2. Don’t go too deep into the twig. Ideally the wood should have a faint tinge of green, indicating you are at the bark/wood interface. Think about how smooth or angular you’d like your beads to be and shave accordingly – for a smoother finish you could use coarse sandpaper.

Above: Removing the bark by cutting away from your body.

3. Find the centre of the pith and push in the skewer, about 1 cm. Holding the knife in your dominant hand and the twig in the other. Work with your hands close together, pushing the back of the blade into the twig with your thumb (or both). Keep things slow with just enough pressure to stop the cut at the skewer. Aim for a 45º angle to begin with, creating a bevelled edge around the whole twig. Experiment with different angles once you are comfortable with the knife and the wood – you can also work then without the skewer to stop the cut.

Above: Making a push-cut with both thumbs.

4. Decide on the length of the bead – I recommend beginning with 1 cm then making shorter, almost spherical beads once you are used to the technique! Pressing the knife into the twig with moderate pressure, roll the twig with your other hand to scour a stop-cut.

Above: Rolling the twig against the knife.

Above: Scoured stop-cut complete.

5. Cut into the twig using the push-cut as before, just enough to reach the pith. You’ve now cut the end of the next bead.

Above: Cutting against the stop cut.

6. Insert the skewer into the pith, pushing in about 1 cm. Holding the skewer, carefully cut back across the stop cut until the bead begins to release itself. Push the skewer further through and work around the end with the knife. Push the bead down the skewer, ready for the next bead – the first edge of the next bead may need a little tidying up with the knife first. You may find the bead snaps before being finished – just keep it on the skewer and tidy with the knife.

Above: Working across the stop-cut.

Above: The bead is free from the twig, next end needs a tidy.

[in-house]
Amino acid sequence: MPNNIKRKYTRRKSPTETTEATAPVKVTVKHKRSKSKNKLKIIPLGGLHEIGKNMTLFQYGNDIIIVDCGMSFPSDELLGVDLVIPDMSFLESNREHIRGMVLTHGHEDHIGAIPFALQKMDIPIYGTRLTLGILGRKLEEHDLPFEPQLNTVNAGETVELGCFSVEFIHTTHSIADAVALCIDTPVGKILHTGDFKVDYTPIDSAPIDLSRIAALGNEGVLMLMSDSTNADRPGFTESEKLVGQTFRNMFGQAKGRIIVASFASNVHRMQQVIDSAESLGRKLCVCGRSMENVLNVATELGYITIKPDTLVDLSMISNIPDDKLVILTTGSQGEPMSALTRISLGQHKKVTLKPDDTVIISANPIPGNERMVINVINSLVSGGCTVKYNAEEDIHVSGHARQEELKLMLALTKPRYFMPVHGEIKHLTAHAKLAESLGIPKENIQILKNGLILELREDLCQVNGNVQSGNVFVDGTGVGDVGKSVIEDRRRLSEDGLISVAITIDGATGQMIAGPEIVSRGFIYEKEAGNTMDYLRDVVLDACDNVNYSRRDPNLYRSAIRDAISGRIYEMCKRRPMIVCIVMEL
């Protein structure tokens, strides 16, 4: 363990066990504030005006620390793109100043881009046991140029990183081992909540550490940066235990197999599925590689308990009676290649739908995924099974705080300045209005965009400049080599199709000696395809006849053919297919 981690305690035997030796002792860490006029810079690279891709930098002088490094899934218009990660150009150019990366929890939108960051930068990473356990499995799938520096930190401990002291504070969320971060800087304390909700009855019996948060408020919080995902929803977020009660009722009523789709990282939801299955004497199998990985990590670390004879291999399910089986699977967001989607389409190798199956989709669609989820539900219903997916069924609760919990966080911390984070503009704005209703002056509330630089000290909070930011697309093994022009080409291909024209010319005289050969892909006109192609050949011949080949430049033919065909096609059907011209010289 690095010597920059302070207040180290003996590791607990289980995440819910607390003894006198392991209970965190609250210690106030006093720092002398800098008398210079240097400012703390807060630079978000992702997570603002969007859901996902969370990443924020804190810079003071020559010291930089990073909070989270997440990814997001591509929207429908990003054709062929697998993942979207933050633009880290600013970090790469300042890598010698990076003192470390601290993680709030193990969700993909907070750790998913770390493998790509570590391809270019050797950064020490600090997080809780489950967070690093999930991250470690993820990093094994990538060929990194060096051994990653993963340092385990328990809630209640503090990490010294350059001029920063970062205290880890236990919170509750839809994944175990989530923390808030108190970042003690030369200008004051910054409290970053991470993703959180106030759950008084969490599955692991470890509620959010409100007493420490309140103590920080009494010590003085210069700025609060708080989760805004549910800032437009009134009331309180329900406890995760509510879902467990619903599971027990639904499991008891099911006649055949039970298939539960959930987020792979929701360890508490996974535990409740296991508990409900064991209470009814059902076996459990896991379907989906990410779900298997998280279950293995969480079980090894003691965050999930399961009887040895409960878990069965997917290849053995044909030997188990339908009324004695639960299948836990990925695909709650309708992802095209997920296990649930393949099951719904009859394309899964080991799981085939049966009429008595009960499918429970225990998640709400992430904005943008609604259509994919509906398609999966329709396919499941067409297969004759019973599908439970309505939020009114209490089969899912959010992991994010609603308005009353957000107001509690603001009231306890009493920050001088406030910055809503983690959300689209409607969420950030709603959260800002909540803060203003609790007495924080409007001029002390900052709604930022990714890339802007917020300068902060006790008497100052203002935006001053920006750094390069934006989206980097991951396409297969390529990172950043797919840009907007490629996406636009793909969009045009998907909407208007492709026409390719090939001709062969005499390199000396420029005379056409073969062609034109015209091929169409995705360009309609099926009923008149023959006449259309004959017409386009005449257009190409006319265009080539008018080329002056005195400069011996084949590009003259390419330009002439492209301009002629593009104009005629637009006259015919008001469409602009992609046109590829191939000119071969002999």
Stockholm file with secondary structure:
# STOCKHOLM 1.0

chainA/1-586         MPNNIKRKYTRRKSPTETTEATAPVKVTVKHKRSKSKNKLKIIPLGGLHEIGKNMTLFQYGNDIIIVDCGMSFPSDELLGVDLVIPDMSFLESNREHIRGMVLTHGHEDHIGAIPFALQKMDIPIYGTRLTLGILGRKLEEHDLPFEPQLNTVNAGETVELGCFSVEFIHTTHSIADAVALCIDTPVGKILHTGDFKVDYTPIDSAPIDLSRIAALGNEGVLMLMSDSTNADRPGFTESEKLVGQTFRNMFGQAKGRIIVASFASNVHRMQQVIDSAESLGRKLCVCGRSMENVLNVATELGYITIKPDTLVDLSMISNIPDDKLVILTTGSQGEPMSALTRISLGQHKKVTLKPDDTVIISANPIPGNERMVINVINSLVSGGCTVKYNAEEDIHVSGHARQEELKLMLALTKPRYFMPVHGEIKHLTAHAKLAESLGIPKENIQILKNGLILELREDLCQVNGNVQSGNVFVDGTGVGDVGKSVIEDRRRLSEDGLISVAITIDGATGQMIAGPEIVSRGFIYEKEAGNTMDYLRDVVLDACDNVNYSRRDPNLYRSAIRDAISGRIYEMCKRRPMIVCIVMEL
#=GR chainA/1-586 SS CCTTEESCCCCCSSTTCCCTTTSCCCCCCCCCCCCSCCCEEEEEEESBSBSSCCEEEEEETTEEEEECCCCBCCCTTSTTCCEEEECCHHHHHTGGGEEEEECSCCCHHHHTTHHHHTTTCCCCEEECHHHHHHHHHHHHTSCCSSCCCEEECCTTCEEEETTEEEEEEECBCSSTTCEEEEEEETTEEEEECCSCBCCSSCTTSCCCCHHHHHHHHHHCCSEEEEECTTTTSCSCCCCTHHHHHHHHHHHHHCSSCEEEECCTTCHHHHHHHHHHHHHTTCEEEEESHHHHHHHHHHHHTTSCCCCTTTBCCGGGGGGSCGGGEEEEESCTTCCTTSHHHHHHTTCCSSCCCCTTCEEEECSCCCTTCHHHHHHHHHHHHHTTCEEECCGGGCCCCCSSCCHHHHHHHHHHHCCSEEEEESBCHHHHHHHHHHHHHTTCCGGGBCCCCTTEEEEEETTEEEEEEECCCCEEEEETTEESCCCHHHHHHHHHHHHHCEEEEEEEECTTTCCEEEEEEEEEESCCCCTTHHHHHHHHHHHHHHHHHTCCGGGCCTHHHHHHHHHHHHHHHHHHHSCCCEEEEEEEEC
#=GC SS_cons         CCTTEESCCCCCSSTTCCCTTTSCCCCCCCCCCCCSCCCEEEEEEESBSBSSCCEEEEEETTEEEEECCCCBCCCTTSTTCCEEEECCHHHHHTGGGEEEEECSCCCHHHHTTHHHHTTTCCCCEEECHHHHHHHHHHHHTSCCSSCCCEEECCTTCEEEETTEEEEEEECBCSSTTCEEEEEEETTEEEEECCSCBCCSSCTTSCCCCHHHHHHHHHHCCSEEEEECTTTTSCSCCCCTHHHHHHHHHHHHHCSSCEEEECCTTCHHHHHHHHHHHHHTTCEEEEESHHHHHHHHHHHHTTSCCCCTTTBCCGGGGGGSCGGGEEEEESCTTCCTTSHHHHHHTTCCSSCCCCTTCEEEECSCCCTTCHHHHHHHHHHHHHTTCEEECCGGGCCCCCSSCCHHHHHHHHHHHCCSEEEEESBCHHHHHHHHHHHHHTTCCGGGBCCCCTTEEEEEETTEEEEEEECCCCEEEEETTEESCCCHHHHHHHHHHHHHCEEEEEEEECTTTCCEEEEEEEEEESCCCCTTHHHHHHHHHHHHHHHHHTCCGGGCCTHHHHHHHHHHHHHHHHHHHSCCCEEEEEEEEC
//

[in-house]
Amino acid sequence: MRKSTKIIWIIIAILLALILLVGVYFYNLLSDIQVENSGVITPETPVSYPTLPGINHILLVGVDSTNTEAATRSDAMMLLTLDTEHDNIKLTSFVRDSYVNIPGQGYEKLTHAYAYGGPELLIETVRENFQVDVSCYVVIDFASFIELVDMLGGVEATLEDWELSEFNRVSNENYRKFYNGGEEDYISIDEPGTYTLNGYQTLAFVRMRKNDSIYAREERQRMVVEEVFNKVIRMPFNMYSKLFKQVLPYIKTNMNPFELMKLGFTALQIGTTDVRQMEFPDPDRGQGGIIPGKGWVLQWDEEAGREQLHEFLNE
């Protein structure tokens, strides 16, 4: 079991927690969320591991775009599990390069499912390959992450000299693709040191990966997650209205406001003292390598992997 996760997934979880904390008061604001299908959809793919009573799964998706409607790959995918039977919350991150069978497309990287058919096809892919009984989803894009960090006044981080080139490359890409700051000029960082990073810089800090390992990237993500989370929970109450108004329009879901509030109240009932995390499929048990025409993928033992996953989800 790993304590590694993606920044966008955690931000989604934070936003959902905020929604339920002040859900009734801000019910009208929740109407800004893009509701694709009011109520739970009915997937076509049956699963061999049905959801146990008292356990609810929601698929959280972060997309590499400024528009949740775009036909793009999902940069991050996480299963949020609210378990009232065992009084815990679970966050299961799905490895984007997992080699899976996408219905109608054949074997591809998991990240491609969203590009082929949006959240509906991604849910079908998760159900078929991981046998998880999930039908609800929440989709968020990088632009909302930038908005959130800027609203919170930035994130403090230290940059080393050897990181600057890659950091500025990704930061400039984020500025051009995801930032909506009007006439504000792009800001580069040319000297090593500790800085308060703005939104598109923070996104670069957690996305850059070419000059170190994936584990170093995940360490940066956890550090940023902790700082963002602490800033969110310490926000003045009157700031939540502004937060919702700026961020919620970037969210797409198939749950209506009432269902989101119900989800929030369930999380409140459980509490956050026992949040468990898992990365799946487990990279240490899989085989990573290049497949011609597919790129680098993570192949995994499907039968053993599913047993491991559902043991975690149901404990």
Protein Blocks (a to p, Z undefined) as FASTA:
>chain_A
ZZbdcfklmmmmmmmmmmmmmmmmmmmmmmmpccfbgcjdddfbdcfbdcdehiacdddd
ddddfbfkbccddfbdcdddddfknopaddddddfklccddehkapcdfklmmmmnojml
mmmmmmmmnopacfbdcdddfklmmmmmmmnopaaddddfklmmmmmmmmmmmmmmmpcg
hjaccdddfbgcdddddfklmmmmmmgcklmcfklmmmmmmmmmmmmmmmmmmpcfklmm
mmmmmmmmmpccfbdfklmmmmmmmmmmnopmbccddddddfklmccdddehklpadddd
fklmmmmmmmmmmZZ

7. Gradually, you will produce a string of beads along the skewer. As you near the end of the twig, stop once there is still enough to grip onto when cutting.

Above: One bead left to go on this short twig.

Drying and Finishing

Wood shrinks slightly as it dries. Remove the beads from the skewer to prevent them splitting and place the beads in a paper bag or small cardboard box. Leave for at least three days in a cold place to dry slowly – in a heated room they will dry too quickly and crack.

Dry beads may need a little tidying or smoothing out. An emery board or some sandpaper will do the job. Avoid using the knife now – accurate cuts will be hard to do, and beads are likely to split under the pressure put on the blade against the hard dry wood.

Above: Beads on the right have smoothed ends from emery board.

Use a cocktail stick to check the hole is clear for threading. The beads are now ready for your next project!

Thanks so much Merlin for writing this fantastic beginners project!

Notes on dyeing elder beads

I pretreated the beads with soya milk as I show you step by step in my eBook. Then I dyed a few beads in avocado skins and some in pomegranate skins. The grain of the wood gives a lovely patina in the final colour of the beads. I found that some left over pith in the holes swelled up when the beads were in the dye pot, and the holes needed to be cleaned and opened up once the beads were dry. This was really quick to do with a kebab skewer. I oiled the beads when the wood was dry.

Now I can't wait to carve some of my own beads using this tutorial! Hand carved beads feel incredibly special as each bead is unique.